APPENDIX ONE: SREI 2010 PRELIMINARY REPORT: SUMMARY

Understanding and Facilitating Learning in Emerging Knowledge Co-Creation Spaces is a one year research project of the Centre for Research on Learning and Innovation. It is funded under the Sydney Research Excellence Initiative – 'SREI 2020'.

The purpose of the project is to build on partnerships of researchers from the learning sciences, IT, health and medical sciences and other disciplines to explore ‘knowledge co-creation’, as a phenomenon that crosses learning and innovation. The approach adopted in this project couples expansion of research leadership capacities and international collaboration with the testing of innovative and ambitious approaches for feeding CRLI research into practice and achieving impact via knowledge co-creation.

The overall project is led by Lina Markauskaite and Peter Reimann. Six themes include the following members (theme leader in bold):

Theme 1 – Tim Shaw, Lina Markauskaite, Judy Kay, Rafael Calvo, Peter Goodyear

Theme 2 – Peter Reimann, Abelardo Pardo, Michael Jacobson, Judy Kay

Theme 3 – Janette Bobis, Louise Sutherland, Way, Curwood

Theme 4 – Kathryn Baltimore-Aufflick, Abelardo Pardo, Kalina Yacef, Irina Koprinska. Philip Poronnik

Theme 5 – Alyson Simpson, Lina Markauskaite, Peter Goodyear, Philip Poronnik

Theme 6 – Peter Reimann, Kalina Yacef, Irina Koprinska

Achievements

In ten months, the project has achieved a range of outcomes in terms of capacity building, mentoring and local and international collaboration as well as through the development of infrastructure for future CRLI research.

“Top up” scholarships were awarded to five postgraduate students. These students have a key role to play in gathering and analysing data within each theme and are mentored in their role by the Theme leader. The students are: Theme 1 – Courtney Hilton; Theme 3 – Kathrin Cartwright; Theme 4 – Puji Rahayu; Theme 5 – Tingjia Wang; Theme 6 – Billy Chen

Five international scholars visited the University of Sydney in 2017. Roger Säljö will visit in February 2018.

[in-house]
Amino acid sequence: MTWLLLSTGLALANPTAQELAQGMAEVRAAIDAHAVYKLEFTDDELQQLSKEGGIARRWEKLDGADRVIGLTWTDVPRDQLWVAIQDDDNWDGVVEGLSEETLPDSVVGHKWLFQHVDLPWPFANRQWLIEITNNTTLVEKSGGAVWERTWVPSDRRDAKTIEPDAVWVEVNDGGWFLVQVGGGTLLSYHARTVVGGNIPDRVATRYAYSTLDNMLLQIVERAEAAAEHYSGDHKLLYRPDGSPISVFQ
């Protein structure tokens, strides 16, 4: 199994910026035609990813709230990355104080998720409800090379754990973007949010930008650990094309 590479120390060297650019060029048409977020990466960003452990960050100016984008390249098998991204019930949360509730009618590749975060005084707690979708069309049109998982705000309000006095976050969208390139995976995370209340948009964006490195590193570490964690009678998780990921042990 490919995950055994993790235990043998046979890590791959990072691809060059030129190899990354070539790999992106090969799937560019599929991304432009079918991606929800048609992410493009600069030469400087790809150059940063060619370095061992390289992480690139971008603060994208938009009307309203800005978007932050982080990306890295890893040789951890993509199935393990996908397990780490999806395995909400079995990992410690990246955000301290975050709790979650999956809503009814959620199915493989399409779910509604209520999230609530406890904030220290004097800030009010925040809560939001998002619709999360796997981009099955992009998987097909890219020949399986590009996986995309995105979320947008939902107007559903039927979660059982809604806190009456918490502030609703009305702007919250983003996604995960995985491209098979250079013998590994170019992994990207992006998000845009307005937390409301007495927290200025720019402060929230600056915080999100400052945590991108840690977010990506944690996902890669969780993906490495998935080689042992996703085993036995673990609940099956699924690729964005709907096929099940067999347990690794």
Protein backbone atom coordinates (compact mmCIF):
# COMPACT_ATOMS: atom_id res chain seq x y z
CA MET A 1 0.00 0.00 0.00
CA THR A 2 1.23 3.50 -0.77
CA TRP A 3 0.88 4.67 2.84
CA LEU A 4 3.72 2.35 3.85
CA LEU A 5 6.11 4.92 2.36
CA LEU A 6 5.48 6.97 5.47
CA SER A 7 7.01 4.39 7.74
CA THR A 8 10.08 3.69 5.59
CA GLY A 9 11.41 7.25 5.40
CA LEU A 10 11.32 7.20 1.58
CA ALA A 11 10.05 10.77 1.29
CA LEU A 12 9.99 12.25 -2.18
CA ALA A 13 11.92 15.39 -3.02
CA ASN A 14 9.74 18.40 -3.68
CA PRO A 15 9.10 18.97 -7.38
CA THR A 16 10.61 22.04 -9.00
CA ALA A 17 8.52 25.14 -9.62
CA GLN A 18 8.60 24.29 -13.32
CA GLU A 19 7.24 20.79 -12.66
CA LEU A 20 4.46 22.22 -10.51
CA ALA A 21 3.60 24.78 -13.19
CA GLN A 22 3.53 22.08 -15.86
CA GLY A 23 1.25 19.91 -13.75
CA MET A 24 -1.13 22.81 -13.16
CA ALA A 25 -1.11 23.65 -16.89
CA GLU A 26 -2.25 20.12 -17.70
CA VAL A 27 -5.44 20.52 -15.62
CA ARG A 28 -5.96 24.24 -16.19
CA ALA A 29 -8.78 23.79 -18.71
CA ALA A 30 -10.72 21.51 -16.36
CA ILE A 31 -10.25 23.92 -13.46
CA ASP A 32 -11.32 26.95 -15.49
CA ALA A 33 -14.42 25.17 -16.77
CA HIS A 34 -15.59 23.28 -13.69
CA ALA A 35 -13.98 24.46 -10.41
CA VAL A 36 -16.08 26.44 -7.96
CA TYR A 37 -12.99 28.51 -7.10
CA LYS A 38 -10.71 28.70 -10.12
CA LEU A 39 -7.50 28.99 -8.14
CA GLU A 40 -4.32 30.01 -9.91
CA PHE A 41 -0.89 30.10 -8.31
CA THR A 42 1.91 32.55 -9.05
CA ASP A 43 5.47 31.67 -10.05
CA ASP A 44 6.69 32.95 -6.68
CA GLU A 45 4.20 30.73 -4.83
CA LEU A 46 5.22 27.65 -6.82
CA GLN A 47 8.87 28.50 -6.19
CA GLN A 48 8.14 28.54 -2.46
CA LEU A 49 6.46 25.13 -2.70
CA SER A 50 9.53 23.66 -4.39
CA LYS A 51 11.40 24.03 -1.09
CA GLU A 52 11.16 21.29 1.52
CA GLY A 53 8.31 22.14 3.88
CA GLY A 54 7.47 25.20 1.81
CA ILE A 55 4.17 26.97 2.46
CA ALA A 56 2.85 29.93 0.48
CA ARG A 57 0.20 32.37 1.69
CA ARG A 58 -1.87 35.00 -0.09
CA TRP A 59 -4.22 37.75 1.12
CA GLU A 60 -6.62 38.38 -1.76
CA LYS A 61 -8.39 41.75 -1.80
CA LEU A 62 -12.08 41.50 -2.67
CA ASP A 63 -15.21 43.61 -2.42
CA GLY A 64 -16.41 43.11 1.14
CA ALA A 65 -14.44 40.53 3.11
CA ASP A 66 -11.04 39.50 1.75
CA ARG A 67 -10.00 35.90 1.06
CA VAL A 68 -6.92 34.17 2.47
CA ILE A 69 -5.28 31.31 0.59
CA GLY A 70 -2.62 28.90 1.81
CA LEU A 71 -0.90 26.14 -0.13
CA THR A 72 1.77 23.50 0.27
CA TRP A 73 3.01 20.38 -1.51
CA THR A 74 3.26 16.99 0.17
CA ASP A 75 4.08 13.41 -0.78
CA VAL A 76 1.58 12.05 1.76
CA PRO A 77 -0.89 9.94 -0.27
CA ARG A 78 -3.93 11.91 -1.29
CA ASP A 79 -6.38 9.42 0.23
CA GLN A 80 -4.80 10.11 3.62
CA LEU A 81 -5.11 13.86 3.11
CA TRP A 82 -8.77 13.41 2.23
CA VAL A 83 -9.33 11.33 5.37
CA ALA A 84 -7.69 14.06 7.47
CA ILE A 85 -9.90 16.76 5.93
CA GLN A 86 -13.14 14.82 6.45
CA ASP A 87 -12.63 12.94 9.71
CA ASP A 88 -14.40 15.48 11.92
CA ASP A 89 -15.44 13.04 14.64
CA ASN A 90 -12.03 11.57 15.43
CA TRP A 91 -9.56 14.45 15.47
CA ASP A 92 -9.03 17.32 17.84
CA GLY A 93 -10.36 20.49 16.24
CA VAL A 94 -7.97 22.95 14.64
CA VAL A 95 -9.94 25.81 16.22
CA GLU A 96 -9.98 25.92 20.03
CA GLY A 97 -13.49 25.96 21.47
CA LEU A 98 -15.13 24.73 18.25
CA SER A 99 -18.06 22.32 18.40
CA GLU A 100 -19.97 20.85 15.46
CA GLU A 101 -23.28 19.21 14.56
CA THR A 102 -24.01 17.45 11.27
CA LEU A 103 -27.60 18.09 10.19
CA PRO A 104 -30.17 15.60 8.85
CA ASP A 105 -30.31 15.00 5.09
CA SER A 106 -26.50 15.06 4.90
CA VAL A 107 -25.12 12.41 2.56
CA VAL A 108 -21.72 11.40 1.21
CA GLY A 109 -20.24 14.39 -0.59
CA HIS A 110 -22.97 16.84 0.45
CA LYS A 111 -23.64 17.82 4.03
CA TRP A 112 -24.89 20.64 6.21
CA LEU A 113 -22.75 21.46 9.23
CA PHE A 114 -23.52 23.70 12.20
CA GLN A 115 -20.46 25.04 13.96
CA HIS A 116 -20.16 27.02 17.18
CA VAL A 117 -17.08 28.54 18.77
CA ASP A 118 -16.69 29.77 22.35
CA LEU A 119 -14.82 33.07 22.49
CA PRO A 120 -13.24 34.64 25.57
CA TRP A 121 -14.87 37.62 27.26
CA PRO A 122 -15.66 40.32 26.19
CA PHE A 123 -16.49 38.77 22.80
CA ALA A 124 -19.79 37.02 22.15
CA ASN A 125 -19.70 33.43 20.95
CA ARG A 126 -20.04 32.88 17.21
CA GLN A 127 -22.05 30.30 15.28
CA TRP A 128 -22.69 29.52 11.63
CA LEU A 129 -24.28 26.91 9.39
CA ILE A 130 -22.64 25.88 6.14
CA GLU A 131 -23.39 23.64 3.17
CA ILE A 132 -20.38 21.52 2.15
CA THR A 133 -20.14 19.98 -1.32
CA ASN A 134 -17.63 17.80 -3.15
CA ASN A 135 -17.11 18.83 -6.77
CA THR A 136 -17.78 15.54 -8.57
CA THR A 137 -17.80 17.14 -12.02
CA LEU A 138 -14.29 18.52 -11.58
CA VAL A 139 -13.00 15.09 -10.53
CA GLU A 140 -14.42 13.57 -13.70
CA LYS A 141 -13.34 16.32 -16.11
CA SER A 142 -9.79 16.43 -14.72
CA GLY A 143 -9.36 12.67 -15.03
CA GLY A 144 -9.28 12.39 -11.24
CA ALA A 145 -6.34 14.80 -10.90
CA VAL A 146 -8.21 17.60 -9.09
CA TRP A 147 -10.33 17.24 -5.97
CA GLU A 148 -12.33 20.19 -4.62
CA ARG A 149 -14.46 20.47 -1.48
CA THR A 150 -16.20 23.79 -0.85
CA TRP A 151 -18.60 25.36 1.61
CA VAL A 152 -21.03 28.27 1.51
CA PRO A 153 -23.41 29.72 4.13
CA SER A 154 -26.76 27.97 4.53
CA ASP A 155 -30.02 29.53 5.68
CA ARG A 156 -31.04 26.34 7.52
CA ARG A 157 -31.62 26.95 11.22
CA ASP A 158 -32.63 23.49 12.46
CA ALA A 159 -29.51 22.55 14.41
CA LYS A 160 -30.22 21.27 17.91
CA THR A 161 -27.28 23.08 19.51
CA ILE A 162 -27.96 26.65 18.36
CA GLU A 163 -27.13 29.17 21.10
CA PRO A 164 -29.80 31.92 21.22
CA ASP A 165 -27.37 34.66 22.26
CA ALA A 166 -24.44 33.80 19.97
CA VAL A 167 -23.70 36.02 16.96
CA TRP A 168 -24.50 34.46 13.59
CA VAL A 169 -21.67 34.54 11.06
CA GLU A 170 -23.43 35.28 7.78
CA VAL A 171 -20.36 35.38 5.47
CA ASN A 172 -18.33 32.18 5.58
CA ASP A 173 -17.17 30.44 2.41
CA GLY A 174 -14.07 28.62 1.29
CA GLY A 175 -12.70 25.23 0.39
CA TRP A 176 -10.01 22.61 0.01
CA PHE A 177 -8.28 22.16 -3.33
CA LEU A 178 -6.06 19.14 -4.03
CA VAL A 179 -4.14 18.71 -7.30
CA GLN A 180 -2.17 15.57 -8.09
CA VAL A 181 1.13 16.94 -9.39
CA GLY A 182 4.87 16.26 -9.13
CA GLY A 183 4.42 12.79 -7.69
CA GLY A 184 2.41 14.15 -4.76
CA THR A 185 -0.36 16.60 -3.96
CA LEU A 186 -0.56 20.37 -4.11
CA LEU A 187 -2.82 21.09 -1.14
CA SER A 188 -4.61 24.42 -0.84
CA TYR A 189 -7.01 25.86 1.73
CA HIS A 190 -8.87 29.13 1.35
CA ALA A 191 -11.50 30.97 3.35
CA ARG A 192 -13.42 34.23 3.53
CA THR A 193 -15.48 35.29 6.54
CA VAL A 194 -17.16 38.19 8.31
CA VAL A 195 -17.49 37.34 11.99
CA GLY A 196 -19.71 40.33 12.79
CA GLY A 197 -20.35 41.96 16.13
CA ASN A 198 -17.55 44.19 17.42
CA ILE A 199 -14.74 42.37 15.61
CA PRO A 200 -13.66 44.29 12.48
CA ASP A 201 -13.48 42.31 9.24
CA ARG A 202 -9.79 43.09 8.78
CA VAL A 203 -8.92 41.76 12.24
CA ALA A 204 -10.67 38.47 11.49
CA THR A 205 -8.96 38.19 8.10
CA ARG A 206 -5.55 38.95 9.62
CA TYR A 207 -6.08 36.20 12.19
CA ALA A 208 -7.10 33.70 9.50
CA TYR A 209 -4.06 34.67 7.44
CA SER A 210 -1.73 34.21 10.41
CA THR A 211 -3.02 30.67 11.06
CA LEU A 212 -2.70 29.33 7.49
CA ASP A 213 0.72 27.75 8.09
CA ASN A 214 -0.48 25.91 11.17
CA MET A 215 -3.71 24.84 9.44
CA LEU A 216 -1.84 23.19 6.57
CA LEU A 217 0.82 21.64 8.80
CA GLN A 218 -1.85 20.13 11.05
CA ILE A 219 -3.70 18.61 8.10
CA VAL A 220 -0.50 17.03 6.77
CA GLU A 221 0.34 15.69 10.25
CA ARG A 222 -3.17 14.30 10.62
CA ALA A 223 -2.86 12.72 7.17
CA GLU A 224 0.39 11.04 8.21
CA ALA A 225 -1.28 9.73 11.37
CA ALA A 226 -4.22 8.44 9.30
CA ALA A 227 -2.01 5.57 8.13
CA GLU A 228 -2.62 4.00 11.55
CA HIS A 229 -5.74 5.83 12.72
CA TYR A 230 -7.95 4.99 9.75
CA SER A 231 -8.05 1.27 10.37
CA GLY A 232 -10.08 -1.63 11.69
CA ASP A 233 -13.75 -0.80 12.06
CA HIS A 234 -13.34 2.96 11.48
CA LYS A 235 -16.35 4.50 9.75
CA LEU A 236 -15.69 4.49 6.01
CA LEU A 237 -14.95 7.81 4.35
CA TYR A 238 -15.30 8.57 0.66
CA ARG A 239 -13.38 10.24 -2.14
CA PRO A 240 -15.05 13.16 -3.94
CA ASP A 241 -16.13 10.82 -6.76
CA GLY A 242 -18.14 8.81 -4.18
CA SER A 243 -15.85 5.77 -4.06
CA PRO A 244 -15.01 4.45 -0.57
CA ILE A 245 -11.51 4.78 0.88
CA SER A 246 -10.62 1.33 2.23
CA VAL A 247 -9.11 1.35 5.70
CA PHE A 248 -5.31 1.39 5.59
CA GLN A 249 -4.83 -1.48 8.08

A series of events have occurred, including open ‘data-shops’, individual consultations and meetings with project members, university staff and students, and international scholars as well as seminars and lectures, as follows:

  1. 9 August 2017, Joint presentation with Nancy Law and Louise Sutherland, Knowledge Co-Creation in School-University Partnerships.
  2. 10 August 2017, Education and Social Work Dean’s Lecture Series with Nancy Law, Education Professionals Need A Language for Learning Design.
  3. 25 October 2017, CRLI Seminar with Patrick Olivier, Digital Civics and Digital Learning.
  4. 9 November 2017, Joint Workshop with Allison Littlejohn and David Shaffer, Professional Knowledge, Skills and Identity.
  5. 14 November 2017, Seminar with Bill Penuel, From a Few Classrooms to Many – Expanding Design Research to Support Organizational Change.
  6. 14 November 2017, Workshop with William Penuel, Organizing Collaborative Design Teams in DBIR.
  7. 15 November 2017, Education and Social Work Dean’s Lecture Series with William Penuel, Research-Practice Partnerships as a Strategy for Developing and Using Evidence in Policy and Practice.
  8. 6 December 2017, CRLI Seminar with Crina Damsa, A micro-level perspective to learning ecologies – Student engagement and learning designs in higher education.
  9. 7 December 2017, Joint presentation with Crina Damsa, Alyson Simpson and Tingjia Wang, From tacit to explicit knowledge construction: methodologies for exploring dialogic materiality in pre-service teacher education.

Collaboration and partnerships

Several partnerships and new projects have emerged as a results of this project, including:

  1. A partnership with Health Education and Training Institute NSW
  2. A partnership with the Meetup Instructional Design & eLearning community
  3. Collaboration between Phil Poronnik (The University of Sydney) and Patrick Olivier (Newcastle University, UK) on a new project for redeveloping Human Biology, a first year large scale unit of study.

Web development

  1. The project’s home page can be accessed from http://crlionline.net/knowledge-co-creation
  2. The project also developed a platform for matching requests-for-research opportunities with offers to conduct research in an authentic setting. This platform will soon undergo testing with the University of Sydney staff and students.

 

SPECIAL INTEREST GROUPS AND SIG REPORTS

Special Interest Groups (SIGs) provide a mechanism for researchers with shared interests to work together on projects and activities of mutual concern. They are primary sites for community-building and for the development of research expertise. Among other things, they create methodological, theoretical and other resources for CRLI as a whole.

SIGs recognised in 2017

  1. Innovative Learning Spaces
  2. Learning Analytics Research Group (joint with DVCE portfolio)
  3. Neuroscience and Education
  4. Student Partnership

 

Learning spaces SIG annual report 2017

Co-convenors: Dr Pippa Yeoman and Dr Stephanie Wilson

Membership 2017: 38 (55% HE, 21% Schools and 21% commercial design)

Membership 2016: 34 (67% HE, 18% Schools and 15% commercial design)

Funding to support research

The Abercrombie Living Learning Laboratory project